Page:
There are many risks that residential construction workers take while on the job. One of these risks involves falling, which could be heightened when working on homes that have multiple stories. For instance, a worker could fall out of an open bathroom window or through an opening in the floor. This risk may be mitigated by using fall protection equipment and following other OSHA fall safety standards.
The use of proper equipment is one important way to reduce the risk of a fall on a construction site. For instance, workers may be given access to fall restraint equipment that must be able to hold at least 3,000 pounds. Other anchor systems such as a personal fall arrest system may need to hold up to 5,000 pounds or more.
In the event that a worker is more than six feet above the ground, the employer must use some sort of fall safety equipment like guardrails or ladders. If this is not possible, an employer must have a written fall safety plan in place. The plan must be written by a qualified individual who is able to detail why the use of conventional equipment may cause a greater hazard to workers on a construction site.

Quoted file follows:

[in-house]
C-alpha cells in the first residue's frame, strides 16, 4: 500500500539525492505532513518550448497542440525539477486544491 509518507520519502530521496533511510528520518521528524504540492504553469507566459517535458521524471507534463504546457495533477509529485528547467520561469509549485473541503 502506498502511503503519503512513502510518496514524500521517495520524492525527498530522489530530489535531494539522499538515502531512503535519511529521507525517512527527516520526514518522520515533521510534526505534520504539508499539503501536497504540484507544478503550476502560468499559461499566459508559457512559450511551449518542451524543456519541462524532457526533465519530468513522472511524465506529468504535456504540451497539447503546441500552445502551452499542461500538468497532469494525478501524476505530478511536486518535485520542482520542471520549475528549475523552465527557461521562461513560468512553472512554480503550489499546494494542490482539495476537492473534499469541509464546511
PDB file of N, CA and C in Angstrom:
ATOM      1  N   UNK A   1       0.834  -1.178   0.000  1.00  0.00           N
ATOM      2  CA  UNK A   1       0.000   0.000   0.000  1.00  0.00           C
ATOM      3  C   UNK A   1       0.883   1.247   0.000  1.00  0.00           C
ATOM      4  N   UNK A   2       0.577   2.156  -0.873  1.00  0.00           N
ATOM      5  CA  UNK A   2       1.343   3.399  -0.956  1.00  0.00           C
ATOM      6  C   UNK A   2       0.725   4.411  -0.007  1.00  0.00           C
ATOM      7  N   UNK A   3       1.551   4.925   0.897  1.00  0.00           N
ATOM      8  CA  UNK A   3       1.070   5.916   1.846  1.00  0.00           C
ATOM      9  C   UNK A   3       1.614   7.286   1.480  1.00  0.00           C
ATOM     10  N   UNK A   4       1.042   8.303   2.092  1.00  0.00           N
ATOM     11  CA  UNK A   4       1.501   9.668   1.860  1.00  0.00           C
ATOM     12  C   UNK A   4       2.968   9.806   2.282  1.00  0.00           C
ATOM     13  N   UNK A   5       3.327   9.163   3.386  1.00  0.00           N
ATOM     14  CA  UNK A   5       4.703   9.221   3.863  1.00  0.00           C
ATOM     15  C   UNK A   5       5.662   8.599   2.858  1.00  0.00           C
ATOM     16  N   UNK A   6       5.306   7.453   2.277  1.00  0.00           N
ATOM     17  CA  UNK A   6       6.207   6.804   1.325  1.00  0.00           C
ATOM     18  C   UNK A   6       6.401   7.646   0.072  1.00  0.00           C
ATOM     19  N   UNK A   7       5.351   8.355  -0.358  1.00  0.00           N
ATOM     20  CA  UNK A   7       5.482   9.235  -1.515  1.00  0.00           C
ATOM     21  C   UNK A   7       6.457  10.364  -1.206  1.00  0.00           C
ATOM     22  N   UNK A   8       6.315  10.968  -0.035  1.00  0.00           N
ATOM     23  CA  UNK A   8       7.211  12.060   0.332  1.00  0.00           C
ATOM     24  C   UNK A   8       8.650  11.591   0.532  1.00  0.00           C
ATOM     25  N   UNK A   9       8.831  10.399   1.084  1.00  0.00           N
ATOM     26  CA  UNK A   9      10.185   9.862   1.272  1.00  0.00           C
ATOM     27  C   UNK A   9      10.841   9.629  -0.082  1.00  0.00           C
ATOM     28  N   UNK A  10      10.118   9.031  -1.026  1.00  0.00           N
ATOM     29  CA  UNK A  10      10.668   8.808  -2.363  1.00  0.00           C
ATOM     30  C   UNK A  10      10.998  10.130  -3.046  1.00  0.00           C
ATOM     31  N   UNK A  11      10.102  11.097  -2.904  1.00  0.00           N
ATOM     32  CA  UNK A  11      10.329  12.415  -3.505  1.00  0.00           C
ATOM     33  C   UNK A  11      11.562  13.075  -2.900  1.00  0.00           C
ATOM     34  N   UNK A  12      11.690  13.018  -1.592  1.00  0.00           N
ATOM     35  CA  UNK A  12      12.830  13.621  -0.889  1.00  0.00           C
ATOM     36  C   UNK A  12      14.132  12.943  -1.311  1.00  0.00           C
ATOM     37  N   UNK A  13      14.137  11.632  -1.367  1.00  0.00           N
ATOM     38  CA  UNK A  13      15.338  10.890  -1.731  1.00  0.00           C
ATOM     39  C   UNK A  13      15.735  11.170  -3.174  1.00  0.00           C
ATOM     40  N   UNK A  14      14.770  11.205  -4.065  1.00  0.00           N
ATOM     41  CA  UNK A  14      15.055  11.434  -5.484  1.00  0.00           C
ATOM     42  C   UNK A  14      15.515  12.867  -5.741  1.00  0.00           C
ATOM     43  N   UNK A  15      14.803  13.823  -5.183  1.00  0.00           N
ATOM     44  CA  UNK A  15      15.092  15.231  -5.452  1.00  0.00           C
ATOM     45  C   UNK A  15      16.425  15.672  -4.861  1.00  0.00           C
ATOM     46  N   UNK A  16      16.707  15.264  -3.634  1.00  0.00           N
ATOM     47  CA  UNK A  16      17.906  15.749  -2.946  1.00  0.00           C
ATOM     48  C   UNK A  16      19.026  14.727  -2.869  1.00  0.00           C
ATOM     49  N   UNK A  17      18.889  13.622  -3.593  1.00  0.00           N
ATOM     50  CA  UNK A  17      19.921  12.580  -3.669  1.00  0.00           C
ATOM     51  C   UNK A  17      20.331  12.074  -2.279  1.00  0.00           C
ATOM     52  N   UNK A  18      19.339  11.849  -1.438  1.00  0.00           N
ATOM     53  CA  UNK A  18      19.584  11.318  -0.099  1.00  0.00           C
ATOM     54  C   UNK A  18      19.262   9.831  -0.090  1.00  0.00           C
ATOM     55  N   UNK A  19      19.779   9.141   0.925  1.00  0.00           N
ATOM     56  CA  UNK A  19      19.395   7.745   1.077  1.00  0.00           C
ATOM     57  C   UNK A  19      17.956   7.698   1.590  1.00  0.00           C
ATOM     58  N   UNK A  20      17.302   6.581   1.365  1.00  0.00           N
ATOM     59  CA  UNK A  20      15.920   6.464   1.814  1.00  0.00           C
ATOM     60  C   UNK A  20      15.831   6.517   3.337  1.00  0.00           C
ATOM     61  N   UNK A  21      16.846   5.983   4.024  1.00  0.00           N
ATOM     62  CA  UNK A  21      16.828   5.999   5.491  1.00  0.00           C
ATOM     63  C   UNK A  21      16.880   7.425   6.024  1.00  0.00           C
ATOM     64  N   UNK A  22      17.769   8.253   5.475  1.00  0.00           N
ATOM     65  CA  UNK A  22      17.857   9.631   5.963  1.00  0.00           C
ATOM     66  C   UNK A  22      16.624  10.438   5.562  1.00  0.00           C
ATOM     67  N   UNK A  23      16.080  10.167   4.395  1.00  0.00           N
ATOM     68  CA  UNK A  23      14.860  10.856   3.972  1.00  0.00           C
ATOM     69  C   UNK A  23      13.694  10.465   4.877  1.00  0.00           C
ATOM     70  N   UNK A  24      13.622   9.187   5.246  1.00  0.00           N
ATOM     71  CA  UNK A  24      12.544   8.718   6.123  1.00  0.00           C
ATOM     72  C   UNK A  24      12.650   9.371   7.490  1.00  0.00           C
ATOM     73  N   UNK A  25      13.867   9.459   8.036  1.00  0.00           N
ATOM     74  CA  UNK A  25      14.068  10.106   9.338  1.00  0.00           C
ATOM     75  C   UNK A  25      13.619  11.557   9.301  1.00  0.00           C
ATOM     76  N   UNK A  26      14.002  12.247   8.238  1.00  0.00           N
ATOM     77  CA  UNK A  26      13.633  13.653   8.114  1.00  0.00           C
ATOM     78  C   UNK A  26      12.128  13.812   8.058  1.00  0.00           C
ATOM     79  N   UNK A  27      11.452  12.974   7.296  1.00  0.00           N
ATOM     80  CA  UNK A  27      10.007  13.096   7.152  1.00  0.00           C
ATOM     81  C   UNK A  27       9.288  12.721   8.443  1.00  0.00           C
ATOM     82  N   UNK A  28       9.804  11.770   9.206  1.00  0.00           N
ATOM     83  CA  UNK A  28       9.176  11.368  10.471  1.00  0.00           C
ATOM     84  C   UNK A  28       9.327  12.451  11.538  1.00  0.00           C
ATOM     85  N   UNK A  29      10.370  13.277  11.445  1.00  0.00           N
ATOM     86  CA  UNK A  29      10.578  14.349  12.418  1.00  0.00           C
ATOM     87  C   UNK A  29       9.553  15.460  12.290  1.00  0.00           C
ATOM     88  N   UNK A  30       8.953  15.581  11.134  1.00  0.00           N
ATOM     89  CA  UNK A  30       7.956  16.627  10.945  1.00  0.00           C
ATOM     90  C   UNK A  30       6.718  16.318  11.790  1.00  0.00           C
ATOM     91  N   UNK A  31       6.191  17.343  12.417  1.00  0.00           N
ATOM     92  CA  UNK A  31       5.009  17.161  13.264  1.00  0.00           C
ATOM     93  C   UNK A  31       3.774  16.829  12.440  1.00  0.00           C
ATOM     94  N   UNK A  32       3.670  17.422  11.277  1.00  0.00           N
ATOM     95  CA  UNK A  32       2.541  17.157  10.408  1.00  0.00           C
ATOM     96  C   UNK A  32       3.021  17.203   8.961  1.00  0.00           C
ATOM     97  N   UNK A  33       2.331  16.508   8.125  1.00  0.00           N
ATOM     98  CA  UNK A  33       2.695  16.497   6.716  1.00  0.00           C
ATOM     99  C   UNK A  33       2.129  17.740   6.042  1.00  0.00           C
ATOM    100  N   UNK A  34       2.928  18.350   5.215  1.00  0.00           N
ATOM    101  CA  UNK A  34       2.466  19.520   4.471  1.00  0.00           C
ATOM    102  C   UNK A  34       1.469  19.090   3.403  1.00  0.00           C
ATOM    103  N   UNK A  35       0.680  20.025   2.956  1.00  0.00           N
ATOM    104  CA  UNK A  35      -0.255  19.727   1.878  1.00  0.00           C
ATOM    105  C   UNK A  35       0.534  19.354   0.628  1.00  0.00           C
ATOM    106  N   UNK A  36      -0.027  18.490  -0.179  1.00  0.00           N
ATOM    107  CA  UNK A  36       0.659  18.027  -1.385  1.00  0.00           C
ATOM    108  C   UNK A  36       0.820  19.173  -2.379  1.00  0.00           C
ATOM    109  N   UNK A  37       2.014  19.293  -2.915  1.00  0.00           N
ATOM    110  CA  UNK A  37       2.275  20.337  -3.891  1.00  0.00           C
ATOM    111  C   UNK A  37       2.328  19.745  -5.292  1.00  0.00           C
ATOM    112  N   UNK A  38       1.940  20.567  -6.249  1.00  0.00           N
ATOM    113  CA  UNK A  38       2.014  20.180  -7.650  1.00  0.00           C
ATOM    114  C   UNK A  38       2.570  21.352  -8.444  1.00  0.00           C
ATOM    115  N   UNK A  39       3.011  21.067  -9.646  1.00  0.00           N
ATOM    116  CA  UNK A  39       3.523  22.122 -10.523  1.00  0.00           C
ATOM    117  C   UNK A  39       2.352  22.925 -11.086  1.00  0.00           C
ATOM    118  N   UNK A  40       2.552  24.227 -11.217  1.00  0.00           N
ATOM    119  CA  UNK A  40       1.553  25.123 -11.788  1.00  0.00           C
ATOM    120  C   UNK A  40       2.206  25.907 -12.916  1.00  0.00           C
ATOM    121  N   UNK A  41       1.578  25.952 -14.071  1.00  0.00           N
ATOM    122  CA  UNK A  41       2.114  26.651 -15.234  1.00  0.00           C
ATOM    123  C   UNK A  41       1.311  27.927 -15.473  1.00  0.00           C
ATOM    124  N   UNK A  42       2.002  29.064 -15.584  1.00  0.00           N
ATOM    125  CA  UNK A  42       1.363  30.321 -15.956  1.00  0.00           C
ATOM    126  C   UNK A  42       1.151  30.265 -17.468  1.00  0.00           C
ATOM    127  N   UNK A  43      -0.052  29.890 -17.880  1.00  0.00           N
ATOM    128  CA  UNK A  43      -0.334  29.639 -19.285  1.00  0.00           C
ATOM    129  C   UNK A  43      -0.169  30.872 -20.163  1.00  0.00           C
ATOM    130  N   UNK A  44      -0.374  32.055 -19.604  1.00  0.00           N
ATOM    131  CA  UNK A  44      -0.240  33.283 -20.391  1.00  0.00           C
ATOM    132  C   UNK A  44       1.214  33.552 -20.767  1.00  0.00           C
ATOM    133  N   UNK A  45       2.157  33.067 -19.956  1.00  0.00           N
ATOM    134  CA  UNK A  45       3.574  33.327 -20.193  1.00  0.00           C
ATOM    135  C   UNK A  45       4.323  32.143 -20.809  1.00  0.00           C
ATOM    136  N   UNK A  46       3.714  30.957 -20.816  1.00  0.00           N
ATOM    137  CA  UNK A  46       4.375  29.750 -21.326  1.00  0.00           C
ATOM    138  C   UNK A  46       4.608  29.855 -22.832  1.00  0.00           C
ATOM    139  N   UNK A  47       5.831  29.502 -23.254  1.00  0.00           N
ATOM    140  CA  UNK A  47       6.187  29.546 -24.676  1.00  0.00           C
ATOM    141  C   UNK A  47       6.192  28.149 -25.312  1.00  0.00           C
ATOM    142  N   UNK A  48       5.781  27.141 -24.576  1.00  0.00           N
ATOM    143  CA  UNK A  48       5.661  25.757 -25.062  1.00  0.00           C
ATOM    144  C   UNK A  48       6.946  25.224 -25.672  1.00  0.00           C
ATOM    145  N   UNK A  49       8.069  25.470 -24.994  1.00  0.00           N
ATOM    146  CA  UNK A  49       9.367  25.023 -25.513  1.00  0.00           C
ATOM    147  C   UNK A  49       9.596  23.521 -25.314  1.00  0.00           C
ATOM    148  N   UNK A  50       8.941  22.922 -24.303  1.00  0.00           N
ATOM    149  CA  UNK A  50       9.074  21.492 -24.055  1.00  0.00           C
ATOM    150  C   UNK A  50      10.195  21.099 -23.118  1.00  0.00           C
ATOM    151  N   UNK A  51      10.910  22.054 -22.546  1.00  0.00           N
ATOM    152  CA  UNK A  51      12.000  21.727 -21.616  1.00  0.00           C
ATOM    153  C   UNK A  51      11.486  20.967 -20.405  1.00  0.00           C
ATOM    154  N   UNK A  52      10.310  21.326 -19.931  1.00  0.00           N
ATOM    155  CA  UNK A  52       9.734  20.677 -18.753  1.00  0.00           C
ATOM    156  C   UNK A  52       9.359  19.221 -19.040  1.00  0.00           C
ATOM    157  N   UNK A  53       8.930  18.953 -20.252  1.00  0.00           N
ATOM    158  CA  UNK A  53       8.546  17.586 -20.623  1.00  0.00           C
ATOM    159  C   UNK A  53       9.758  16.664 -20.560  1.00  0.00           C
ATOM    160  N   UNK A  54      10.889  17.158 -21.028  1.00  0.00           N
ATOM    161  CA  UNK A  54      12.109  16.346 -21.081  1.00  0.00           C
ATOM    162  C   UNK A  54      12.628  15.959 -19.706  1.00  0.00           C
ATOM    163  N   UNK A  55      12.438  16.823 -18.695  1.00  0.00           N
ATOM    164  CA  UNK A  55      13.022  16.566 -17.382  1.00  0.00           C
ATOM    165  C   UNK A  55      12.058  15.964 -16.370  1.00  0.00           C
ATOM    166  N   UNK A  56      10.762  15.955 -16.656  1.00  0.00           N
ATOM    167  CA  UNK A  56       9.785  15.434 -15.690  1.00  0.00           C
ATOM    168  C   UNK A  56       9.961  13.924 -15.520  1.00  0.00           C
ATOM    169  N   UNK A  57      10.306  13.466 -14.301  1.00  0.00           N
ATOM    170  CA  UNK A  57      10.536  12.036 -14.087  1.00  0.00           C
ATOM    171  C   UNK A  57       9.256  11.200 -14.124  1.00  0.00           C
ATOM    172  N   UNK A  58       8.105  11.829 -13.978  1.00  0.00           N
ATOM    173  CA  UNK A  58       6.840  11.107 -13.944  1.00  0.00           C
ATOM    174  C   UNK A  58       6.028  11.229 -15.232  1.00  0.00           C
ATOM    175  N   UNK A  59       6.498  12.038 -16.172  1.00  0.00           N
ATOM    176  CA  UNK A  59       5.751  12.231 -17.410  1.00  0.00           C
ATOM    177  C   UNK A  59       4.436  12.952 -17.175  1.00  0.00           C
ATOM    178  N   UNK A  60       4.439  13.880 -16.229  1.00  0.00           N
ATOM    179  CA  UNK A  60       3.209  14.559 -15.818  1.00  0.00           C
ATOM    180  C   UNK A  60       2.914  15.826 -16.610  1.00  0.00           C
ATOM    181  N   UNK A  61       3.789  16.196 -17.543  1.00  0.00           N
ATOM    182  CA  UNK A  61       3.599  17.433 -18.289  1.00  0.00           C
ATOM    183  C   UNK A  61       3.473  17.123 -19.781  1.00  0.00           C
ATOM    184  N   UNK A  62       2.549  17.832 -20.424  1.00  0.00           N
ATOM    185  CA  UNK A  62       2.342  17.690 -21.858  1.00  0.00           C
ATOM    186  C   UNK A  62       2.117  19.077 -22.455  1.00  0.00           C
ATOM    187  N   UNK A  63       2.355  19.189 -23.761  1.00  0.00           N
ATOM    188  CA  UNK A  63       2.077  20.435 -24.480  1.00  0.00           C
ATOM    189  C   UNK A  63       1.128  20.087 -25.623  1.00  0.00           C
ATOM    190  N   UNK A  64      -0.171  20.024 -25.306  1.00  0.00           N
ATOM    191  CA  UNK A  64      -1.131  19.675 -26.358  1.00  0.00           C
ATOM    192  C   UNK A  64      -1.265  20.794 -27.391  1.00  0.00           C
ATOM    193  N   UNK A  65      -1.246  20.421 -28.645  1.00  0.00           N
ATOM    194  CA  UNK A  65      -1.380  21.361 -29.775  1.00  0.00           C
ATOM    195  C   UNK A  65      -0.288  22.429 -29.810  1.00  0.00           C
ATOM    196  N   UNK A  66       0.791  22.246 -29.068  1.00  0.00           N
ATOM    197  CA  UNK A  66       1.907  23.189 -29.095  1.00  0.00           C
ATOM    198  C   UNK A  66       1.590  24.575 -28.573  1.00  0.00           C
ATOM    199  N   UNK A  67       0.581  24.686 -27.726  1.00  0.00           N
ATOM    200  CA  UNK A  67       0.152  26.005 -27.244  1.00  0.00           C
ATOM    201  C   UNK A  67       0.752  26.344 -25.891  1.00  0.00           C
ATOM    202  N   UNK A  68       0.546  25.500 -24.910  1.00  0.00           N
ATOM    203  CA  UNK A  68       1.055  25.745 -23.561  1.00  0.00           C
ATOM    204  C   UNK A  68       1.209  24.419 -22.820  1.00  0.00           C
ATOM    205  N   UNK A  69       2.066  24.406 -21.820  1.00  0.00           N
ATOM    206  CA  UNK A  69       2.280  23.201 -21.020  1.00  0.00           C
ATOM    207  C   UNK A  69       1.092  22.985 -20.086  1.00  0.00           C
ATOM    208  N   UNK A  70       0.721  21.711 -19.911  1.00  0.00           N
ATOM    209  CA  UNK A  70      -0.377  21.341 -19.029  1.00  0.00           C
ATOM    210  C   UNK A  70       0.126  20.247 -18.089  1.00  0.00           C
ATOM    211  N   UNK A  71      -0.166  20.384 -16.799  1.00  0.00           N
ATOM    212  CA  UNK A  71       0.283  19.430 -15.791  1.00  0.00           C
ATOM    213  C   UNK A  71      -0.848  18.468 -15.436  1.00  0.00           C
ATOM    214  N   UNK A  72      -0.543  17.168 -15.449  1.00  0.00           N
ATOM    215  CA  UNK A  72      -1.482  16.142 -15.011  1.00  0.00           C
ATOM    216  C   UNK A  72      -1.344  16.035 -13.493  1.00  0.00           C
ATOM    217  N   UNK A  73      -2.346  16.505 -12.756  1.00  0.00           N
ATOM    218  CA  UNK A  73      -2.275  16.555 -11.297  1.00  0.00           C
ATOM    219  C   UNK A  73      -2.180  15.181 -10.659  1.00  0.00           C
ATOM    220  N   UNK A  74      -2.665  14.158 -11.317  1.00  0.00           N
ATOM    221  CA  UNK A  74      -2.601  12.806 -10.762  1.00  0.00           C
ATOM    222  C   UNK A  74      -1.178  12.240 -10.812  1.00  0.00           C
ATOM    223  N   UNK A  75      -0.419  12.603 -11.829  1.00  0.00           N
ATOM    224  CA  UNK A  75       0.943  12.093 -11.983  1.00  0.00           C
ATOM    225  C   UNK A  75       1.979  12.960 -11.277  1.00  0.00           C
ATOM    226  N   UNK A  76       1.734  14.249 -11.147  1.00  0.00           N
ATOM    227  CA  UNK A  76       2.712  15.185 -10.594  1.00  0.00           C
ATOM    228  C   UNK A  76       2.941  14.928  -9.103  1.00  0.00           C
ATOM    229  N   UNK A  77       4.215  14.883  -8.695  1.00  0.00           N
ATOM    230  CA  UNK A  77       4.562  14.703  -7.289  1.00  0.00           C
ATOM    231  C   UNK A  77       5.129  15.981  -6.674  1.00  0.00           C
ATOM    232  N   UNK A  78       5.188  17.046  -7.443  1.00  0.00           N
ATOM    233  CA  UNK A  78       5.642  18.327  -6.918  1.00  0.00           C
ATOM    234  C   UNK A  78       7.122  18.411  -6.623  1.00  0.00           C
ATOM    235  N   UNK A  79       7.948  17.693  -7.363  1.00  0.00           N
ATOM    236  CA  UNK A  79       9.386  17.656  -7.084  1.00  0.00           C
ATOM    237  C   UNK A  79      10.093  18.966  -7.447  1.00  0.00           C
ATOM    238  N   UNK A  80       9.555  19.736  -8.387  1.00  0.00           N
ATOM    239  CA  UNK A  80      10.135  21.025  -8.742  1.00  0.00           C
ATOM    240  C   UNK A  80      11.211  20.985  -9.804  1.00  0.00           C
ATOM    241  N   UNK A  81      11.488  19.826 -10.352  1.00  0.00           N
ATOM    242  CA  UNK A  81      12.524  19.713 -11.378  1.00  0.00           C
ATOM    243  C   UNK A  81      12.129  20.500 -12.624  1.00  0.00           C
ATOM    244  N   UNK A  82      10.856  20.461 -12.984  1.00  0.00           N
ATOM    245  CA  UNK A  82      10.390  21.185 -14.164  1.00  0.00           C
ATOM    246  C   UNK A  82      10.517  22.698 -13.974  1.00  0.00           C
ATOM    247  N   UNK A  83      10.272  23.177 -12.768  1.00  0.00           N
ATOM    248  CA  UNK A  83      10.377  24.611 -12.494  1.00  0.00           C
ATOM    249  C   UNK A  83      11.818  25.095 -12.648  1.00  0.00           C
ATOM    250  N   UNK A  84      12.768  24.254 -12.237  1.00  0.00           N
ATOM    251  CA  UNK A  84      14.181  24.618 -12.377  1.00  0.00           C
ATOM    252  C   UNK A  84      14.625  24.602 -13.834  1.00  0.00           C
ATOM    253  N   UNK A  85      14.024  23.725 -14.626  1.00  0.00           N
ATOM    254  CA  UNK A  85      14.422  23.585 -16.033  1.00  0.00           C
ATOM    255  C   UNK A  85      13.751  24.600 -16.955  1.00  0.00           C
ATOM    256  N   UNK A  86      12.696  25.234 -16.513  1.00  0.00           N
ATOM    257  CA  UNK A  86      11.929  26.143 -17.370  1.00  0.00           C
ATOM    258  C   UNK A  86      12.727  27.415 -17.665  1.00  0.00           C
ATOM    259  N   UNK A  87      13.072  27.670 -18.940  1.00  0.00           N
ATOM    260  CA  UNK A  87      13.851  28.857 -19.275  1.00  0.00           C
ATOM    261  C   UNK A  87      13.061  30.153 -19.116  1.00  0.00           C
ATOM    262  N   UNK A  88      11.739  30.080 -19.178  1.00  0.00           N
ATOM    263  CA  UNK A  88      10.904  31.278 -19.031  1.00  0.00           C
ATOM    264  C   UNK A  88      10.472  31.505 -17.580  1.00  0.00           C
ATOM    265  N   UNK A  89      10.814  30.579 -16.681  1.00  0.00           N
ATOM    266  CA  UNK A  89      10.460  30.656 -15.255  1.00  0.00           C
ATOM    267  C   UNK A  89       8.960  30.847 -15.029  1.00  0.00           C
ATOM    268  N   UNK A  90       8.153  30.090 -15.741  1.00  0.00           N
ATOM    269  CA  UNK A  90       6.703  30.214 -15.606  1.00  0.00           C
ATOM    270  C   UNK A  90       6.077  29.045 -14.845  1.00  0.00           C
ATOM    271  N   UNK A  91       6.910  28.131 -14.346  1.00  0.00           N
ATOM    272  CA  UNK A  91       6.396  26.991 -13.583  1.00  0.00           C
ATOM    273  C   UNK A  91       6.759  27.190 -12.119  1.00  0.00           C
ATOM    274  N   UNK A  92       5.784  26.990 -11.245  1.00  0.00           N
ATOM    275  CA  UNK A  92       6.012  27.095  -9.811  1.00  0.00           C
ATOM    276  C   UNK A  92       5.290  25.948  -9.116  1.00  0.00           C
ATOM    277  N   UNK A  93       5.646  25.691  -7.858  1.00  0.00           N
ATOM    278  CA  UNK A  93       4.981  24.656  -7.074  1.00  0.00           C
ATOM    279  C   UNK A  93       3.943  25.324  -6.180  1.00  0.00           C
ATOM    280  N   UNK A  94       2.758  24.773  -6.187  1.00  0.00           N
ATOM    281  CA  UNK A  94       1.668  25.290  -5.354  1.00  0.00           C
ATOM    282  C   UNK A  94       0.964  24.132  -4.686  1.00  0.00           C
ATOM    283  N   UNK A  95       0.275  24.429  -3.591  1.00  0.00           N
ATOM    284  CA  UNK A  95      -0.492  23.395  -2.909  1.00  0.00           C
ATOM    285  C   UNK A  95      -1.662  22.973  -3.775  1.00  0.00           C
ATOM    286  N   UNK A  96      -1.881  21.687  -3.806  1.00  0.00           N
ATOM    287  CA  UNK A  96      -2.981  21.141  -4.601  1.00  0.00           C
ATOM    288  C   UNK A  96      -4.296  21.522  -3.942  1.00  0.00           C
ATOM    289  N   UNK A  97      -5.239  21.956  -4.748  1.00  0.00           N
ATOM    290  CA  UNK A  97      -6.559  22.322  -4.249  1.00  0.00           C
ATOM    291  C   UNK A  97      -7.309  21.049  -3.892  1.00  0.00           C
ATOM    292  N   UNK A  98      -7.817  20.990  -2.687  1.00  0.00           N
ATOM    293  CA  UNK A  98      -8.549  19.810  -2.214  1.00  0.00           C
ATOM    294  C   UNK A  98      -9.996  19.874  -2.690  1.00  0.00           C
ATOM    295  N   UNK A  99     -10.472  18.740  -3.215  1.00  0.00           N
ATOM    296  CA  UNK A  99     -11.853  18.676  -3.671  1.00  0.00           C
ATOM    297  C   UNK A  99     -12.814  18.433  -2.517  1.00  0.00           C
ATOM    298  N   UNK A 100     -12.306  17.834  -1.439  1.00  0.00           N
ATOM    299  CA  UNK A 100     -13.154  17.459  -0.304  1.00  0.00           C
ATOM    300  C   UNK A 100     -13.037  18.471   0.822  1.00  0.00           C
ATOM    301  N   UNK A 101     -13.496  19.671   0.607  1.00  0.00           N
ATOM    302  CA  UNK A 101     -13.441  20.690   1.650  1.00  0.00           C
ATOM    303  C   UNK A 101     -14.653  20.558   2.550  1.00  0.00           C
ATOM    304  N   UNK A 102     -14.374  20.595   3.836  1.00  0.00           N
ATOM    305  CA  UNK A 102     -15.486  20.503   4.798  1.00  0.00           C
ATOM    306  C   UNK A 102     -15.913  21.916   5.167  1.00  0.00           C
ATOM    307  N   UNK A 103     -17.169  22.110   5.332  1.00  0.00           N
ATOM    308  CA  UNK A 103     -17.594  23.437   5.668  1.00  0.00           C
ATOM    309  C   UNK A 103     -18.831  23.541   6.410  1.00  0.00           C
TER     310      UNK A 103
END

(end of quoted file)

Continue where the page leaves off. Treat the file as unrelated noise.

Workers who become injured after a fall while on the job may be entitled to workers' compensation benefits that can provide income to help an injured worker pay medical and other expenses. A worker who is unable to come back to work may be entitled to a permanent disability benefit. An attorney can be of assistance during the claims process as well as in a hearing when a claim has been disputed or denied.
Source: Occupational Safety and Health Administration, "Reducing Falls during Residential Construction: Erecting Exterior and Interior Walls", accessed on March 15, 2015